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Fostemsavir holds BRIGHTE promise in HIV-1

Audrey Abella
05 May 2020

Use of the investigational drug fostemsavir, a prodrug of the first-in-class HIV-1 attachment inhibitor temsavir, led to a significant reduction in the HIV-1 RNA* level of adults with multidrug-resistant HIV-1 infection with limited antiretroviral therapy (ART) options, according to the results of the ongoing phase III BRIGHTE** trial.

“[Our findings showed that] fostemsavir had significantly better efficacy than placebo after 8 days of functional monotherapy [in this patient setting]. All patients … had exhausted all approved agents in at least four classes of ART drugs and had a low CD4+*** T-cell count,” said the researchers.

“[S]ome patients with … HIV-1 infection who have undergone multiple ARTs [have limited] options … owing to multidrug resistance, contraindications to or unacceptable side effects with various drugs, or other safety concerns. These patients have a pressing need for new classes of ART drugs with novel mechanisms of action,” they added.

Fostemsavir has a novel mechanism with no in vitro cross-resistance to currently available classes of ART drugs, can be used regardless of HIV-1 tropism, has a favourable drug-drug interaction profile, and has shown both immunologic and virologic responses. [Antimicrob Agents Chemother 2015;59:3816-3822; J Acquir Immune Defic Syndr 2018;77:299-307]

The study comprised two cohorts including 371 adults who were failing their current ART regimen. In the first cohort# (n=272), participants were randomized 3:1 to add fostemsavir 600 mg twice daily or placebo to their failing regimen for 8 days, followed by open-label fostemsavir plus optimized background therapy. In the second cohort, 99 patients with no remaining ART alternatives were started on open-label fostemsavir plus optimized background therapy. [N Engl J Med 2020;382:1232-1243]

At day 8, there was a significantly greater reduction in HIV-1 RNA level with fostemsavir vs placebo (mean, 0.79 vs 0.17 log10 copies/mL; between-group difference, -0.63 log10 copies per mL, 95 percent confidence interval, -0.81 to -0.44; p<0.001).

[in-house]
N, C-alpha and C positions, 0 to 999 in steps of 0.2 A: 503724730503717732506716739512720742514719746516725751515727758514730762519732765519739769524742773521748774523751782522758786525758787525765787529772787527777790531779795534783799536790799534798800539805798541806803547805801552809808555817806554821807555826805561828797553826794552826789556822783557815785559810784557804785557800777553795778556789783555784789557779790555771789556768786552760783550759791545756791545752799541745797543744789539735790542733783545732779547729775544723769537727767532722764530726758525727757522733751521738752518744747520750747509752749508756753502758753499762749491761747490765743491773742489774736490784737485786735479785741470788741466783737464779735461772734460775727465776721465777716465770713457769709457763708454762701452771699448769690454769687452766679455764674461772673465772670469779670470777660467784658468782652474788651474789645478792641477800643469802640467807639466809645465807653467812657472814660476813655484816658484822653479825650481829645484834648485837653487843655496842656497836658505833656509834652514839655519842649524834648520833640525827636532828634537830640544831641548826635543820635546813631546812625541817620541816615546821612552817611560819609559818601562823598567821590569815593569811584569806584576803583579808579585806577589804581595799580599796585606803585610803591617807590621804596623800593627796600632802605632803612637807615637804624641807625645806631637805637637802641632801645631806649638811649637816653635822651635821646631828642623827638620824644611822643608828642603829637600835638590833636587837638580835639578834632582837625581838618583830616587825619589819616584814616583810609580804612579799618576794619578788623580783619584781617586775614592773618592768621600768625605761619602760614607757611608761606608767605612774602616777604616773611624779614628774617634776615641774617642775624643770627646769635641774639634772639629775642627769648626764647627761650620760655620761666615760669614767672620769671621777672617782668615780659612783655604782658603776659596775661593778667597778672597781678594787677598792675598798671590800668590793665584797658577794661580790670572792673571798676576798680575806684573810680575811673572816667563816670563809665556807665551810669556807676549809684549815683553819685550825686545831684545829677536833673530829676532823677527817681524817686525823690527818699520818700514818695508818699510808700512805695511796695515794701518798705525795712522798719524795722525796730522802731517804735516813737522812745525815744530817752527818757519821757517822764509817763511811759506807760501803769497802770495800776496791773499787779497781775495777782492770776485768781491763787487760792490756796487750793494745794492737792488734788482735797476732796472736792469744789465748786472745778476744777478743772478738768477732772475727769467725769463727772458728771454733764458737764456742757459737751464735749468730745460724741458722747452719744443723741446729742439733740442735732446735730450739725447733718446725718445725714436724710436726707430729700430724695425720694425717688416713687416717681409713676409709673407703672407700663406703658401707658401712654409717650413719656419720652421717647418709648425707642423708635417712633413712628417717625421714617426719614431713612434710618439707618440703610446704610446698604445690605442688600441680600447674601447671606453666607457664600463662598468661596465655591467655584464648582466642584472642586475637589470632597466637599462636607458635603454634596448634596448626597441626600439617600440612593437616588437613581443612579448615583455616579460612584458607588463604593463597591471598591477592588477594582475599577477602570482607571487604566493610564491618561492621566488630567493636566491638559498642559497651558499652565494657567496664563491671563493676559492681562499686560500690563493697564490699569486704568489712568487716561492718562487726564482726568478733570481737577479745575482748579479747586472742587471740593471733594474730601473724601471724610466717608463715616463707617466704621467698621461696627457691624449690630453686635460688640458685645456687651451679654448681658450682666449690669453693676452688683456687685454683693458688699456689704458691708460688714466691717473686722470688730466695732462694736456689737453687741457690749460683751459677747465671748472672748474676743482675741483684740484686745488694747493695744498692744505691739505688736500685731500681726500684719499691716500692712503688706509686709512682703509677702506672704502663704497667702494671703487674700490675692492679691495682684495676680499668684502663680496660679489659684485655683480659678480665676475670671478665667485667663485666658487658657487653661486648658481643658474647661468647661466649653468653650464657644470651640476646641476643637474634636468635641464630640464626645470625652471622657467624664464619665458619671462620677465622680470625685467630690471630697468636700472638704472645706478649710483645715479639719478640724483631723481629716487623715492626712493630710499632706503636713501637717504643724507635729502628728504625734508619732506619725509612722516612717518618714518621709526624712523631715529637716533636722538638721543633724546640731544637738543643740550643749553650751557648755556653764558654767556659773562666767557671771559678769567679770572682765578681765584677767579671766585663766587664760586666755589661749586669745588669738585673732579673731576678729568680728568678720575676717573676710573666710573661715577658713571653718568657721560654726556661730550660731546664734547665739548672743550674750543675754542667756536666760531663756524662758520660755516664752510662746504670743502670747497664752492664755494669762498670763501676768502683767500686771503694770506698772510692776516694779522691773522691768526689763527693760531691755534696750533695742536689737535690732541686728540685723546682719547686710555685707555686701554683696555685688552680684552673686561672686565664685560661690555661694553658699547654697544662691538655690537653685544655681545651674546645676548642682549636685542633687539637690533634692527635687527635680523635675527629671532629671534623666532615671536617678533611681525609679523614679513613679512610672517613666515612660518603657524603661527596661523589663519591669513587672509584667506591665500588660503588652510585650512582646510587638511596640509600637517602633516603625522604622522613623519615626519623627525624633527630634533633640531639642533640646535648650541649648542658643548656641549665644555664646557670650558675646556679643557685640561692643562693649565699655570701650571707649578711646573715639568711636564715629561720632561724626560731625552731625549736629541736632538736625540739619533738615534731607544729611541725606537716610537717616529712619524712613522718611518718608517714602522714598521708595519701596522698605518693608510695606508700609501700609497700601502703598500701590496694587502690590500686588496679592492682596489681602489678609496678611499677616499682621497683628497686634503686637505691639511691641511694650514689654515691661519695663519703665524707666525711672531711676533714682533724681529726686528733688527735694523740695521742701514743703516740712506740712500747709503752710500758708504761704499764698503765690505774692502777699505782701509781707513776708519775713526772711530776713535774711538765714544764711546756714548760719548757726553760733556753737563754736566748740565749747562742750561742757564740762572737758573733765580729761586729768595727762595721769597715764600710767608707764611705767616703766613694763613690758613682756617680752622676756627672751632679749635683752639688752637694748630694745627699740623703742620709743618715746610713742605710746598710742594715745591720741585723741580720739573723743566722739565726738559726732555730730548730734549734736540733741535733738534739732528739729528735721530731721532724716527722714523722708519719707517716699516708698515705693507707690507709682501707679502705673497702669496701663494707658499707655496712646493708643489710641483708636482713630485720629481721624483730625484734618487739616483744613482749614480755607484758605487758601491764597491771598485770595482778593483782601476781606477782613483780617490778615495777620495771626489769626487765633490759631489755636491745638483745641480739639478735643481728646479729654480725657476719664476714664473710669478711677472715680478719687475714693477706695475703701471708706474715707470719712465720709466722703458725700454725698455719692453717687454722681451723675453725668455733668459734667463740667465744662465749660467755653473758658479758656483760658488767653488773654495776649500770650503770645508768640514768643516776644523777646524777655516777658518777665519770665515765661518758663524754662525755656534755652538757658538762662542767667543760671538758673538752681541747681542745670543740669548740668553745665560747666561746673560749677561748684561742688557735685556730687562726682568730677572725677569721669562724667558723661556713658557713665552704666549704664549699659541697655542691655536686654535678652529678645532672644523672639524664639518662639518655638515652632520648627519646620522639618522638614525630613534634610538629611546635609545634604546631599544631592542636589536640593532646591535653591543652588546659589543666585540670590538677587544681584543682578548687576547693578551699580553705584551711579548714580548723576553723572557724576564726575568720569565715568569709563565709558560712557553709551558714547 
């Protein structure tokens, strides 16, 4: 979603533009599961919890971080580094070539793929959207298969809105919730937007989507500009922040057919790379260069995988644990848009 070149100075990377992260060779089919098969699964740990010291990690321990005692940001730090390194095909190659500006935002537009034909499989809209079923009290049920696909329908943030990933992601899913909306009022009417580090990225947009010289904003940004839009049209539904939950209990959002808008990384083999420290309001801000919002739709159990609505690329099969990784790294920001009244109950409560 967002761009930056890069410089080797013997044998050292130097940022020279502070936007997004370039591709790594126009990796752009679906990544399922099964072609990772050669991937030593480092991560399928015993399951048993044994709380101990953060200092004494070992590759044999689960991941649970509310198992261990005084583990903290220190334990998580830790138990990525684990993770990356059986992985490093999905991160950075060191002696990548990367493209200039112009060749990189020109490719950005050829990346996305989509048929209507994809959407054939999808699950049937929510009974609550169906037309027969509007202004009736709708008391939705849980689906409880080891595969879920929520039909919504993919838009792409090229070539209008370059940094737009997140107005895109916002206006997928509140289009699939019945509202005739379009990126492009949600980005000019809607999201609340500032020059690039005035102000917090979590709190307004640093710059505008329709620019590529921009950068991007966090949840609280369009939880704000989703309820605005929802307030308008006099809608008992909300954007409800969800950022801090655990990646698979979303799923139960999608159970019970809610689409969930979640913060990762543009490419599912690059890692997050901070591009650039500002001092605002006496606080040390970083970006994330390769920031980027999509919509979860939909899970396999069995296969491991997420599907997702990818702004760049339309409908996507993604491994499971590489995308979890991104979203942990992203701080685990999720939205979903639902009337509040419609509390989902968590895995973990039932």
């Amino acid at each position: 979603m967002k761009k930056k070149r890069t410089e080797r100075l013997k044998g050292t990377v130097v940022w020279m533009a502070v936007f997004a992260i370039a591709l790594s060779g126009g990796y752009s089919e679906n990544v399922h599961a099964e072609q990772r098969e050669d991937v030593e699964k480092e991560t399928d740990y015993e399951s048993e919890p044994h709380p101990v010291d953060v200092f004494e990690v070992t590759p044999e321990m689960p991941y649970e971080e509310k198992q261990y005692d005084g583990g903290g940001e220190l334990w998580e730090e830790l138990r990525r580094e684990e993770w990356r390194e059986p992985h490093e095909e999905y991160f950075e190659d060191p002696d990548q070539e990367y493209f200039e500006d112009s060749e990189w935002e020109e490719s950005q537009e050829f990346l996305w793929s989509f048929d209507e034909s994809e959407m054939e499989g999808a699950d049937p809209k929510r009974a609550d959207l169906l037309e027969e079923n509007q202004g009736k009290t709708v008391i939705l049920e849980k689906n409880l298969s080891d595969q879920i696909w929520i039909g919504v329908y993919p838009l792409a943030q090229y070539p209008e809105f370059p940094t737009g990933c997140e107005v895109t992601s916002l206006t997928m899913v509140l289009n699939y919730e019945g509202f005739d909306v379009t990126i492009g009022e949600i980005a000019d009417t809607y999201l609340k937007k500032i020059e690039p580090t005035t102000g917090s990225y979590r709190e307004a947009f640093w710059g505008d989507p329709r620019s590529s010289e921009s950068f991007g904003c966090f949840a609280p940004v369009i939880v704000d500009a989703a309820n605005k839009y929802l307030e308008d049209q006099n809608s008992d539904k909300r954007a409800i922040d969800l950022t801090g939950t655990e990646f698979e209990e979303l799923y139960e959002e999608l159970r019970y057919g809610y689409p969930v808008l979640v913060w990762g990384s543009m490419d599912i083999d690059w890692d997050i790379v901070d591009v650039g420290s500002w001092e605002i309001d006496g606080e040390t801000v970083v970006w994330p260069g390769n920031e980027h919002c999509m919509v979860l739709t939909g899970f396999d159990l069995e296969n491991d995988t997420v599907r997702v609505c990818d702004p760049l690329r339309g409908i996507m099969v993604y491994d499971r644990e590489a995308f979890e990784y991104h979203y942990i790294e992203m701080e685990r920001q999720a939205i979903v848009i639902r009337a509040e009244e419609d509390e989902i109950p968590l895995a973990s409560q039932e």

Efficacy was sustained through 48 weeks as reflected by the virologic response (HIV-1 RNA level, <40 copies per mL) in 54 percent and 38 percent of randomized and nonrandomized adults, respectively. “The durability of response was shown by the maintenance of response rates from week 24 to 48 despite the ongoing loss of patients from the trial for reasons other than efficacy,” explained the researchers.

Week 48 also saw a progressive improvement in CD4+ T-cell count with fostemsavir vs placebo, both in the randomized and nonrandomized cohorts (mean change from baseline, 139 and 64 cells/mm3, respectively).

Adverse event (AE) rates were higher in the nonrandomized vs randomized cohort (47 percent vs 26 percent [grade 3/4] and 44 percent vs 31 percent [serious AEs]). Only 7 percent of fostemsavir recipients discontinued treatment due to AEs, which were primarily infections. The most common drug-related AEs were nausea and diarrhoea, which correlated with another fostemsavir trial conducted in a healthier, less heavily pretreated group. [Lancet HIV 2015;2:e427-e437]

 

Reflective of real-world practice

The researchers pointed out that while most participants received at least five ART regimens over >15 years, the lack of standardization in background therapy is reflective of real-world practice. Moreover, despite the highly individualized background regimen, this limitation is unavoidable and inherent to the needs of this patient subset, they said.

“[Taken together, the sustained] efficacy … through 48 weeks supports further development of fostemsavir as a therapeutic option [in this patient setting],” said the researchers. The trial shall continue until patients can access fostemsavir through an additional option, a rollover study, or until marketing approval is in place, they added.

 

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Most Read Articles
Dr. Wong Soon Tee, 28 May 2020
Acne is a common skin problem seen in primary care. Dr Wong Soon Tee of Assurance Skin Clinic at Mt Elizabeth Novena Hospital, Singapore shares his insights with Pearl Toh on how to manage acne in the primary care setting.
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